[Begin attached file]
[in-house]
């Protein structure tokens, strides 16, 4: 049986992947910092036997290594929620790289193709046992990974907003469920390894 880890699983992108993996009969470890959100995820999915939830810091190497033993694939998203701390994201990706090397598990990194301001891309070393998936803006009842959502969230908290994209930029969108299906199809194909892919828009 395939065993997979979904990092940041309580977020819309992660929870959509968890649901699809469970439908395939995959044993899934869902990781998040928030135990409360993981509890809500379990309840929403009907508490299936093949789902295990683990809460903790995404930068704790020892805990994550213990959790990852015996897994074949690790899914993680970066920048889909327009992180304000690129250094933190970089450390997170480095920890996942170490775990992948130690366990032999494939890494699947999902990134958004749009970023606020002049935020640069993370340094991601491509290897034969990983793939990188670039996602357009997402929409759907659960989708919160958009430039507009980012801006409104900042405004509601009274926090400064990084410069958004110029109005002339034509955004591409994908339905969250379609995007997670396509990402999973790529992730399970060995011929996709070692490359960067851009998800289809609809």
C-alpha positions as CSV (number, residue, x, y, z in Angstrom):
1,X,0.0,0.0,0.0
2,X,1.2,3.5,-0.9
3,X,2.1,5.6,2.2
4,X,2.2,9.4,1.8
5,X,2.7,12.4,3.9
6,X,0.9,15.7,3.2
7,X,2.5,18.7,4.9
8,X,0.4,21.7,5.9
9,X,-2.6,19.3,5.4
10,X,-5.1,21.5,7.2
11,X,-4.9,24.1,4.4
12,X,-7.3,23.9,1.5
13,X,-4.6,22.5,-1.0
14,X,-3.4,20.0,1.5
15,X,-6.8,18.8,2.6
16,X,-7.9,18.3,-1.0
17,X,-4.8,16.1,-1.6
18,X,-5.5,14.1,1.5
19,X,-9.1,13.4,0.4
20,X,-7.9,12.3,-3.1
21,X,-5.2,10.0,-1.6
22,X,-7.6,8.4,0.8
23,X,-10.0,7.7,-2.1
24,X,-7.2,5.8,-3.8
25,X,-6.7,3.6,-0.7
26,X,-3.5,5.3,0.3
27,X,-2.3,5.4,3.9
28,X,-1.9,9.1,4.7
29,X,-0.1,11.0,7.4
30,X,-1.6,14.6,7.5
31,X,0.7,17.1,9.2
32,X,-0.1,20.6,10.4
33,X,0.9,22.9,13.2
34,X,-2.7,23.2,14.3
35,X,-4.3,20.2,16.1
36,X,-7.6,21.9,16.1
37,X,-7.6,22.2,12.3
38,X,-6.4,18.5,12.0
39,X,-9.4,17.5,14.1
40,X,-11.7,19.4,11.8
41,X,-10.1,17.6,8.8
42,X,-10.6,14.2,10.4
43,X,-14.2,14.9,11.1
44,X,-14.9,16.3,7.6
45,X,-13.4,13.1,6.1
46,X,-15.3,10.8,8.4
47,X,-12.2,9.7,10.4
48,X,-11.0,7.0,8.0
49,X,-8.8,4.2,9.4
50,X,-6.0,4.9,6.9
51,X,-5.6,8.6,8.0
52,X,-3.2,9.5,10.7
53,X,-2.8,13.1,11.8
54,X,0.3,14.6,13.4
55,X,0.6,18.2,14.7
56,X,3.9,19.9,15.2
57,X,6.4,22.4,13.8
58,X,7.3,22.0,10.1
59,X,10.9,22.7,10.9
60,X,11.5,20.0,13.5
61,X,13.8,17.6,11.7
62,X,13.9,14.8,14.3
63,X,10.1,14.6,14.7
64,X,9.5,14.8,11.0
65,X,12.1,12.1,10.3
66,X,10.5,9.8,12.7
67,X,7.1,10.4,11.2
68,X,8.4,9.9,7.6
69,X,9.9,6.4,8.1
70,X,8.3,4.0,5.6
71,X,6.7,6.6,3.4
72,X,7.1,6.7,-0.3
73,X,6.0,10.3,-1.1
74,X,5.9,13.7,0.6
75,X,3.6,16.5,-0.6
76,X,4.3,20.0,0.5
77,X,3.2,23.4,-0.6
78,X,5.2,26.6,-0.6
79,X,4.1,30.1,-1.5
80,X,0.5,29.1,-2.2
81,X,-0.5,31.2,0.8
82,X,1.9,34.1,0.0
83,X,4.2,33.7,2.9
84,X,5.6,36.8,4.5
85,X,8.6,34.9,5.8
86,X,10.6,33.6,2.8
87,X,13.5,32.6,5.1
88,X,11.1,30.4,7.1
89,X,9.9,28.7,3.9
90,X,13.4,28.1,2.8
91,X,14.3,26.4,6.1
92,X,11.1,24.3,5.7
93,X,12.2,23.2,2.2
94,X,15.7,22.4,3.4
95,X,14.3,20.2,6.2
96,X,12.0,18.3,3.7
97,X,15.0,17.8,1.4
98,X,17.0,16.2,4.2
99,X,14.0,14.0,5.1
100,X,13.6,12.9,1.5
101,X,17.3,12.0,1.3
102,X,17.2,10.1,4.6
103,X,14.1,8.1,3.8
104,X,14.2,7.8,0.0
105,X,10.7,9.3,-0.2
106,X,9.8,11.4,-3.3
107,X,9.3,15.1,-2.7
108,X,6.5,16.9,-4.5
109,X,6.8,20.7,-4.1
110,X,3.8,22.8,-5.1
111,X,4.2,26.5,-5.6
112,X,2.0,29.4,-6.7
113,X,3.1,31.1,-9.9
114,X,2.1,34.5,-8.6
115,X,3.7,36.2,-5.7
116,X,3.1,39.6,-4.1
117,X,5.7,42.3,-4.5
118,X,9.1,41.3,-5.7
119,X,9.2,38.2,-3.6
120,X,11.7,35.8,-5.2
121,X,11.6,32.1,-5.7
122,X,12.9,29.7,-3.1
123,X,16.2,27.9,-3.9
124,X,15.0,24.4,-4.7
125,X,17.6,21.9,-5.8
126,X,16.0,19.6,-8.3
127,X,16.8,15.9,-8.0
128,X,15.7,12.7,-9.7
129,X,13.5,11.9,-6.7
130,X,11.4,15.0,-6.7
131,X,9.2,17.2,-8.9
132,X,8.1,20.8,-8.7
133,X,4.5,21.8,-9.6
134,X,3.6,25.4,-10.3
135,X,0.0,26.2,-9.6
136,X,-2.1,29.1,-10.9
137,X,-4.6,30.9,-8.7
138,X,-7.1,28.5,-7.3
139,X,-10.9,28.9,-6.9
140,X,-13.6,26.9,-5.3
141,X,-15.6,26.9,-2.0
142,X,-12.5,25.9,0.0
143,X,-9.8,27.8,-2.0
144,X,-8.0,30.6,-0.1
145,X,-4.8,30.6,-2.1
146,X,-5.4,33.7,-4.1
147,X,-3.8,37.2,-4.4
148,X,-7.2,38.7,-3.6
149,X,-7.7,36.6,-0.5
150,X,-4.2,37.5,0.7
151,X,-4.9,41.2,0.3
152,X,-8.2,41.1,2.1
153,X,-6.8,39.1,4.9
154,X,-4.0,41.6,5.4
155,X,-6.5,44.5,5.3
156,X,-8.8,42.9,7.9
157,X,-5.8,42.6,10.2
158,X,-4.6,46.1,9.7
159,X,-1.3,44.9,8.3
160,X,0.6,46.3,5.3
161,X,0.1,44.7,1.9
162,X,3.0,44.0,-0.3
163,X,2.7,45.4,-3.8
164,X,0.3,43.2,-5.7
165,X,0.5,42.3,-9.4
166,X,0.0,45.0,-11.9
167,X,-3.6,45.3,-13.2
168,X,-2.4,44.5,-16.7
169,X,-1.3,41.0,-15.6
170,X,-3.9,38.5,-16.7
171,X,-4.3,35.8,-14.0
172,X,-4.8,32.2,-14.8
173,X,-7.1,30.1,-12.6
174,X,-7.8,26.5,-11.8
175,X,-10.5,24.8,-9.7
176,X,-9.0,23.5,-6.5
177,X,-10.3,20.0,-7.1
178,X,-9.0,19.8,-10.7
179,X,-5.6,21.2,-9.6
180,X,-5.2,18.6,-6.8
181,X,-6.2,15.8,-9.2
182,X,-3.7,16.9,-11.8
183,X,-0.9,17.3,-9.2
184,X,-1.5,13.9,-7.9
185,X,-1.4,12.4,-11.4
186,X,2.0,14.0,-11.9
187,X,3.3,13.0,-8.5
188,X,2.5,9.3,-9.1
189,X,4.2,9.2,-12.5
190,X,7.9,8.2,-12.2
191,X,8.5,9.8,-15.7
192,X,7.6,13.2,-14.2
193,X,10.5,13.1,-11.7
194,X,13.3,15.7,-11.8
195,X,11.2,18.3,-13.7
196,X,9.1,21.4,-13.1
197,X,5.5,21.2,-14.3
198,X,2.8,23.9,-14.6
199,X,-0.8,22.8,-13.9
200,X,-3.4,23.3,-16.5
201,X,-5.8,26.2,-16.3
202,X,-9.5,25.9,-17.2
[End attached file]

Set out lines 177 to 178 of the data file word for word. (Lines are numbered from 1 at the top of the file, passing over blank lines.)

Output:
174,X,-7.8,26.5,-11.8
175,X,-10.5,24.8,-9.7